What’s your story?
Some of it is in this blog under “About.” Neither my guardians or I know my birth date or where I was born or anything about my early life before I was found homeless. Why I was in the park in Rancho Cucamonga (without an ID) is a big question mark. Anyway, I was found and taken care of and eventually connected with a family that wanted me.
How did you and your new family get connected?
After my new family’s previous companion, a Soft Coated Wheaten Terrier named Raleigh, passed away at age 15 and a period of mourning, they decided they wanted another dog. They again attended the annual dog show at the Cow Palace to see what breed was attractive, and again decided a Wheaten was for them. But this time they preferred to adopt a rescue dog if a good match could be found. They conveyed this to the breeder community in Northern California (http://scwtcnc.net) and, as luck would have it, in a few weeks they were alerted that a Wheaten foster home in Orange, CA, had a resident in need of a new home. That was me! My guardians were invited to come down and meet me, which they did right away. We went for a walk through my home’s suburban neighborhood, and the rest is history.
What is a Soft Coated Wheaten Terrier?
A breed of dog named for its coat, which is soft with a gentle wave and of warm wheaten color. There is extensive information on us at http://scwtca.org and additional information at the American Kennel Club, http://www.akc.org/breeds/soft_coated_wheaten_terrier/.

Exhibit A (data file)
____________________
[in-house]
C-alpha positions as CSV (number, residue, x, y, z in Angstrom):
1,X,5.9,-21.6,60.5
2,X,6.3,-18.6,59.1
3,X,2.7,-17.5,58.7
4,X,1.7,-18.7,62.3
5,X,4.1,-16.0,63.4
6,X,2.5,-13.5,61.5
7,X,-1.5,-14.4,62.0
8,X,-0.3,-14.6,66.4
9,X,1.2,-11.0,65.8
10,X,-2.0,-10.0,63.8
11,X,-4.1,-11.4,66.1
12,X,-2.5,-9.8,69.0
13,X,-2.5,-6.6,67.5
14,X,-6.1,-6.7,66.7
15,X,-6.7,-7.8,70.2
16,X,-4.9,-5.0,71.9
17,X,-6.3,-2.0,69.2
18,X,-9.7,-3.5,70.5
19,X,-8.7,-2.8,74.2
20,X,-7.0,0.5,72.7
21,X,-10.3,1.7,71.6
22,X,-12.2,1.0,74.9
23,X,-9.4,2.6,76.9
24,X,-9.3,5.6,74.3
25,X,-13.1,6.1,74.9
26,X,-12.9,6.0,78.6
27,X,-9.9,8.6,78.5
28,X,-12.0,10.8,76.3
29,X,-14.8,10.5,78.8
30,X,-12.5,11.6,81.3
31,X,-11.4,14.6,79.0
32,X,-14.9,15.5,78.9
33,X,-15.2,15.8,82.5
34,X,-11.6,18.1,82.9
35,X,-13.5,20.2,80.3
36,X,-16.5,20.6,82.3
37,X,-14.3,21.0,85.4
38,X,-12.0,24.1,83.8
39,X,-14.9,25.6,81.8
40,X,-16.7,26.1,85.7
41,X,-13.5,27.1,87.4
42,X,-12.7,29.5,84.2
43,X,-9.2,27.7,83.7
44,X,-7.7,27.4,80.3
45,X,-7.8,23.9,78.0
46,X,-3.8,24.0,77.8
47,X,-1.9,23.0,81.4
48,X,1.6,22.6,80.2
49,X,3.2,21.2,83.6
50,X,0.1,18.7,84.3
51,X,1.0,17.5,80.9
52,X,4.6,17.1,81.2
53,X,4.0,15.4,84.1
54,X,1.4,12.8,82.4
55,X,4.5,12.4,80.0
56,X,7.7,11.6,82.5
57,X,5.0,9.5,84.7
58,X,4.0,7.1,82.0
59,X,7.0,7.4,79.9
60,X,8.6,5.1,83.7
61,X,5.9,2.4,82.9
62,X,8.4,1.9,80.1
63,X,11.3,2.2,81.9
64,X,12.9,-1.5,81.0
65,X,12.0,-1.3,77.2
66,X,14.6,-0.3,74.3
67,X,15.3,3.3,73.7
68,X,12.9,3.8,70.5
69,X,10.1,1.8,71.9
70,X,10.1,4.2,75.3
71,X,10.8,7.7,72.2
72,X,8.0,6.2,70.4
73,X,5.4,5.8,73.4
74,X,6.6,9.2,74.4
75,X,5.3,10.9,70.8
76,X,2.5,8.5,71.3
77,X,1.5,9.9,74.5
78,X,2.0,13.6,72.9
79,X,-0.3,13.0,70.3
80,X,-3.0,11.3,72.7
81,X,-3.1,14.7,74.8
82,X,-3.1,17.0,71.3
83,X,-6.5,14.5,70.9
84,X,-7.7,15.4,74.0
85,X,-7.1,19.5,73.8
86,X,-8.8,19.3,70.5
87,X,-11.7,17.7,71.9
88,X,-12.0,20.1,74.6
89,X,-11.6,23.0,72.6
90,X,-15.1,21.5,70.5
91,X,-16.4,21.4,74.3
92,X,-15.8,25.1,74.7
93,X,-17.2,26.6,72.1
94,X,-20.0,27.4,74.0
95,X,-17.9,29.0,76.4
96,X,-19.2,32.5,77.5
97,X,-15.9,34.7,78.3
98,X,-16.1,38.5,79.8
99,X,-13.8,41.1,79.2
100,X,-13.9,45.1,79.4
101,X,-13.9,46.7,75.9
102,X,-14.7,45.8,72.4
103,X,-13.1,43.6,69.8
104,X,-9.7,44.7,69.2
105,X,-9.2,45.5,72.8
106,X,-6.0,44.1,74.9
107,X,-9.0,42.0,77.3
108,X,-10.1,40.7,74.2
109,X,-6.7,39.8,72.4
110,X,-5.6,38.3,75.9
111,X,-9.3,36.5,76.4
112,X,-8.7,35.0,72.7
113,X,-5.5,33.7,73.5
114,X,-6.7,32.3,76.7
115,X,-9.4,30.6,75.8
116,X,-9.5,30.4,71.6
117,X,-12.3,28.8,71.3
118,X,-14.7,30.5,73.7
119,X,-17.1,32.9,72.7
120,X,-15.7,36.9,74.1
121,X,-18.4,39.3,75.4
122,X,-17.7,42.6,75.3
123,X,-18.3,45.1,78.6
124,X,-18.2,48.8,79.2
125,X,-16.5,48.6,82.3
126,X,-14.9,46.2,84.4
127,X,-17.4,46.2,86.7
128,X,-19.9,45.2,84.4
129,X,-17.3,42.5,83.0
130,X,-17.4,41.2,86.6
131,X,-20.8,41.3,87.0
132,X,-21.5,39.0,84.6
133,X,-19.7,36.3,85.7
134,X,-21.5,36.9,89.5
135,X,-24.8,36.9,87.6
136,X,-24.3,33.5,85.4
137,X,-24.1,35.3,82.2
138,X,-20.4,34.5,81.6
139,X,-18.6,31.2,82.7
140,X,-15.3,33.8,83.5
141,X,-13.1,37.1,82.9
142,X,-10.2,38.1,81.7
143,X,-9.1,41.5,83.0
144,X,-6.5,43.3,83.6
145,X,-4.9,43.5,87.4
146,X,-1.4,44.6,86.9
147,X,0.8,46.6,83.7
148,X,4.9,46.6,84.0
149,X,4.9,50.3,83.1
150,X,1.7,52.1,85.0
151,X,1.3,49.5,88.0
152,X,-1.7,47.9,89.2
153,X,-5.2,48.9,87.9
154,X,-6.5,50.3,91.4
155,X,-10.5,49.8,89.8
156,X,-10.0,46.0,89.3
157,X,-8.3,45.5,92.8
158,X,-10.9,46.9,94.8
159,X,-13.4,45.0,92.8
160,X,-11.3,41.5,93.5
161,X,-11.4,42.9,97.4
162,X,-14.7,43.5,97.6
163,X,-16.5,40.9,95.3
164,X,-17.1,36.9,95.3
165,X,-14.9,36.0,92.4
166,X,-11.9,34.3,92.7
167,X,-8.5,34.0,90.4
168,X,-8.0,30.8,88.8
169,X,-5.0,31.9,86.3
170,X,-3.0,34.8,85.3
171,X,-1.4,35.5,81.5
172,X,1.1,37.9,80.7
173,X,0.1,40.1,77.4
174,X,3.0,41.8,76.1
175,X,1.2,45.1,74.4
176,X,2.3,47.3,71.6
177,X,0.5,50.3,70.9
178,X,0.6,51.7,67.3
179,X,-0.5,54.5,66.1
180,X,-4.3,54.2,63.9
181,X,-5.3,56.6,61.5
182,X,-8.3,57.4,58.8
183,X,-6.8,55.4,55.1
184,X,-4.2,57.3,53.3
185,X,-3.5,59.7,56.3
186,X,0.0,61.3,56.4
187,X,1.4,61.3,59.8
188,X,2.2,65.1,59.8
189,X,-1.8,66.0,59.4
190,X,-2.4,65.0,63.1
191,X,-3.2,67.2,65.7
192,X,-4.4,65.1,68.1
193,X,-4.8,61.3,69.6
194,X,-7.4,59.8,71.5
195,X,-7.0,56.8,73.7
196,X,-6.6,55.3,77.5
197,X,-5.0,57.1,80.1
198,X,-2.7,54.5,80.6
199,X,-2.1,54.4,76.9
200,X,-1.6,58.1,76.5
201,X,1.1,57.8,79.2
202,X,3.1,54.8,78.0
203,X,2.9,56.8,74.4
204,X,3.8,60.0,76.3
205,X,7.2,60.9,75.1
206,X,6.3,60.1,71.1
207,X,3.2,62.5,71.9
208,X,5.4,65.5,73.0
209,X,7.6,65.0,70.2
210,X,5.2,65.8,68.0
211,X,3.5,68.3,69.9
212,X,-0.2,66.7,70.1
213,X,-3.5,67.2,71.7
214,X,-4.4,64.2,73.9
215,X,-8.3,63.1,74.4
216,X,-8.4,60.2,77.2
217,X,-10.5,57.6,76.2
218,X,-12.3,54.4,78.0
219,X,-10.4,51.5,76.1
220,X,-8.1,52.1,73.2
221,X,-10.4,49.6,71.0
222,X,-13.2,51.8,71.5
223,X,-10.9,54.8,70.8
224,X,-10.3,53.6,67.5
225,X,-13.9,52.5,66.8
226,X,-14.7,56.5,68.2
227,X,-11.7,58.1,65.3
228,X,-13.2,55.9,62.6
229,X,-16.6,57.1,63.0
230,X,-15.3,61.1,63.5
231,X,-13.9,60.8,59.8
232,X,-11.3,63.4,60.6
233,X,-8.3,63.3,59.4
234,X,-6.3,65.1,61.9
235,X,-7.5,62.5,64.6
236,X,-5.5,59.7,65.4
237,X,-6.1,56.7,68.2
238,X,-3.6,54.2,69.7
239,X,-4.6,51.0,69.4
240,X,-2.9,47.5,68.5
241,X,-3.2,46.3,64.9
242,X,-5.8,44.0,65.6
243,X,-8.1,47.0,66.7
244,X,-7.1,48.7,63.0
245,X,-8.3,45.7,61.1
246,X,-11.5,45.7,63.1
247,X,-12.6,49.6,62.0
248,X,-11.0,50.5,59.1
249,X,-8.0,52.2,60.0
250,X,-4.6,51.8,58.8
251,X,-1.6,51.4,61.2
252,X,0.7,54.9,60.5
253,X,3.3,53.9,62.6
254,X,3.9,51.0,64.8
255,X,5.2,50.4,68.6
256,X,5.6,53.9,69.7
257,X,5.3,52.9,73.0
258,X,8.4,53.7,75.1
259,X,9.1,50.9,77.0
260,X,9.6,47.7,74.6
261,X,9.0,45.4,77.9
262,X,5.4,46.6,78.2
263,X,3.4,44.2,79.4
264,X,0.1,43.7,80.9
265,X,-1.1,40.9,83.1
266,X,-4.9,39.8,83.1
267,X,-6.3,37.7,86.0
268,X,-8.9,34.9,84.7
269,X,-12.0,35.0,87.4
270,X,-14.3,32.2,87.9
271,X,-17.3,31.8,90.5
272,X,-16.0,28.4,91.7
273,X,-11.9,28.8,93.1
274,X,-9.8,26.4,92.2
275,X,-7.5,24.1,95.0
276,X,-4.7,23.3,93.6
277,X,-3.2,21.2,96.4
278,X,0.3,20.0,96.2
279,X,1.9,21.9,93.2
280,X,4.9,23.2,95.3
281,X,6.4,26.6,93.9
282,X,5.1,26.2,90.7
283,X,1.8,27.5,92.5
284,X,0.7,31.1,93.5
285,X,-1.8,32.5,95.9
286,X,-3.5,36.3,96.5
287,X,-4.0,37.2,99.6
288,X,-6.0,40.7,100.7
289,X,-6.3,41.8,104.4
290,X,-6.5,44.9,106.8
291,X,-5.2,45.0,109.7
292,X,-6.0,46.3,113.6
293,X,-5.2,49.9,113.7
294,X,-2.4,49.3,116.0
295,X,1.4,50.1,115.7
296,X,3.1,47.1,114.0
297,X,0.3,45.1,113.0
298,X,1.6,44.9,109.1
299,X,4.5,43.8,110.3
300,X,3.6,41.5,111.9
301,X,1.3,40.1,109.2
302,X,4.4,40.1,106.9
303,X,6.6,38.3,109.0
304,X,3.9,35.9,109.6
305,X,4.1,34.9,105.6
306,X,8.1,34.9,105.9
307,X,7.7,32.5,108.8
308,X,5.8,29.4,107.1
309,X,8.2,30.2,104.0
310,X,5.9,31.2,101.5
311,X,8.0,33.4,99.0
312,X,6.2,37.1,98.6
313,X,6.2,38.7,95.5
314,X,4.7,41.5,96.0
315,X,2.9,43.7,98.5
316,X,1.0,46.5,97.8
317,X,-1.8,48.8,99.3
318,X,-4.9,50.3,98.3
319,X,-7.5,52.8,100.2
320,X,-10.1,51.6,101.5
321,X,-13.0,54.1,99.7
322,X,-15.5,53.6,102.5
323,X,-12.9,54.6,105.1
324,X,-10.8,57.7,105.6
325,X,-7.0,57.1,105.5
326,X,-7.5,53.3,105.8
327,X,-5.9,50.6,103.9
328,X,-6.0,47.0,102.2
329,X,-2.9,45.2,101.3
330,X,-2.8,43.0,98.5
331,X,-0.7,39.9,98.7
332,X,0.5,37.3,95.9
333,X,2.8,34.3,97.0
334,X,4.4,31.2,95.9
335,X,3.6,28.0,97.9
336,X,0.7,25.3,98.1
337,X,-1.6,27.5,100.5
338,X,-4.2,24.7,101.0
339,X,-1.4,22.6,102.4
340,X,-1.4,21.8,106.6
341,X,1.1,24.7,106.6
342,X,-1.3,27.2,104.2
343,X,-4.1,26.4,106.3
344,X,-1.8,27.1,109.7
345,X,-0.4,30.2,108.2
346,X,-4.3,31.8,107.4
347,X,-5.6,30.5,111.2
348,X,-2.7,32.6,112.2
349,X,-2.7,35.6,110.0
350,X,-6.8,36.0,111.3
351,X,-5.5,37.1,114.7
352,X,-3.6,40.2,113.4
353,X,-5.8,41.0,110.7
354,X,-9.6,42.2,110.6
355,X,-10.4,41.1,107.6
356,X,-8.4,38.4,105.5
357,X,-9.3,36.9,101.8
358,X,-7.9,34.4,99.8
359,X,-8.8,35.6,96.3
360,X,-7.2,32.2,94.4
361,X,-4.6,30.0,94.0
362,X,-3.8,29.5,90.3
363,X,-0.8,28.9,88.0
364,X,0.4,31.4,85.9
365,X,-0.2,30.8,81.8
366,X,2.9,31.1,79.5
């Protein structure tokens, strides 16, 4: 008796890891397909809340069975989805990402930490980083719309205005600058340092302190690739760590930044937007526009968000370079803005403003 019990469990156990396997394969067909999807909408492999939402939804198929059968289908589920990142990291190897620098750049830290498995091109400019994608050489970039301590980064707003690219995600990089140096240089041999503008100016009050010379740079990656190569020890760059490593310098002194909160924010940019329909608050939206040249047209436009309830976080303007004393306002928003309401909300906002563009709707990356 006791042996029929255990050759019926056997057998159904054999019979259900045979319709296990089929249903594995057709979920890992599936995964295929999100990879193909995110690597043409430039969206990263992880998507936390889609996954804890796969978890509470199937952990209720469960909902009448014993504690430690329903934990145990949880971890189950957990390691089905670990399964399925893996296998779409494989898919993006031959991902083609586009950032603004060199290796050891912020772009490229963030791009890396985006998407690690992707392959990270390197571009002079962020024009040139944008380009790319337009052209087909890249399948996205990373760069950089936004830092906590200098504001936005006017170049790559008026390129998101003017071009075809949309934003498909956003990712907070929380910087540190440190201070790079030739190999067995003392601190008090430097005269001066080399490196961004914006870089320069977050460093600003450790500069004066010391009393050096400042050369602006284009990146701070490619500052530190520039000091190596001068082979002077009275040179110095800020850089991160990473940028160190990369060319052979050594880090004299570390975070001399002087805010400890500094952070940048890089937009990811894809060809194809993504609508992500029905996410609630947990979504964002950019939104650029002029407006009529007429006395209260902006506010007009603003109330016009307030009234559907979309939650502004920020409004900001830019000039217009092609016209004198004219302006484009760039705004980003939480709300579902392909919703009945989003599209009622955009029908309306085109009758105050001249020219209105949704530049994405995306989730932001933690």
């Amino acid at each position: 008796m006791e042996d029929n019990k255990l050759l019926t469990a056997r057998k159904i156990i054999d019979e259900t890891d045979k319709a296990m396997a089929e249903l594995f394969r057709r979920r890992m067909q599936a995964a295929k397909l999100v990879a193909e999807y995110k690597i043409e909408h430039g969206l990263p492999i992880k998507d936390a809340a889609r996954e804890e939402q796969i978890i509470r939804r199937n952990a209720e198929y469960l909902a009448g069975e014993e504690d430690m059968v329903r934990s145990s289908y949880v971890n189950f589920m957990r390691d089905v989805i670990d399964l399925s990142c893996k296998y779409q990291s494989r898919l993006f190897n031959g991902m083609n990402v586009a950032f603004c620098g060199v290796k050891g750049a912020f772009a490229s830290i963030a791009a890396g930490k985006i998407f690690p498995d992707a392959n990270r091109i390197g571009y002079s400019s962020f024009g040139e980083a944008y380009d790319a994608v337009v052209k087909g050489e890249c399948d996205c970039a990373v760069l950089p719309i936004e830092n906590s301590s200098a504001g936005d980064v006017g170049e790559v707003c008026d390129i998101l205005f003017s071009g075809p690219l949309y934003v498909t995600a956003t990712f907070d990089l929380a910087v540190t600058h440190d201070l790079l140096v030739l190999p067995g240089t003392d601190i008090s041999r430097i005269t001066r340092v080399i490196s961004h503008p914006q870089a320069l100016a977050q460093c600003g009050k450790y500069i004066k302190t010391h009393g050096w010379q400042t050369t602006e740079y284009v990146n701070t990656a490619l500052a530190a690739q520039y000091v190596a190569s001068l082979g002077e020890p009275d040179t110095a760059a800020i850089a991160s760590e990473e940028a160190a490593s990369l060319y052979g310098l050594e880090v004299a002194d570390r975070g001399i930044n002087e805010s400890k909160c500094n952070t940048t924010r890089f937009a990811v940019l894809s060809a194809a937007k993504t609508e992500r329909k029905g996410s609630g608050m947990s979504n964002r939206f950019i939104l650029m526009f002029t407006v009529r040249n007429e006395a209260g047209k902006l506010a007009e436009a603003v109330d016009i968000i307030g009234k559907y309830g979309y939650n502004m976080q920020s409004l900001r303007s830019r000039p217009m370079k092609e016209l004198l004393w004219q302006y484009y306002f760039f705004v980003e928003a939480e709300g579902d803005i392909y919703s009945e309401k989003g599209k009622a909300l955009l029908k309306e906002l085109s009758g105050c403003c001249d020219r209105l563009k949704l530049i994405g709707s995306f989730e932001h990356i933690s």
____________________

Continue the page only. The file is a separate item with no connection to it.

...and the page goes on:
What role did the breeders play a role in your rescue?
After I was discovered homeless in the park, I was taken to the local public shelter for a few days. When I wasn’t claimed, the shelter reached out to the Soft Coated Wheaten Terrier Association of Southern California, http://wheaten.org. That organization’s rescue department placed me in a foster home for Wheatens and contacted local breeders to see if anyone knew anything about me or heard from any of their clientele about a missing male. Nothing came of those outreach efforts, so they publicized my availability to breeders outside of Southern California.
Are you really a Soft Coated Wheaten Terrier? How do you know?
In a few words, we think so. Soon after my adoption and relocation to San Francisco, I interacted with many breeders at a Wheaten healthy living function in East Bay. Their assessment was uniformly that I am a Wheaten. Of course we have no documents to “prove” that.
Anything else you’d like to mention today?
At 53 lbs., I’m big for a Wheaten – my breed is normally 30-40 lbs or so. I’m also more social than most Wheatens and mellower than most other Wheatens and terriers.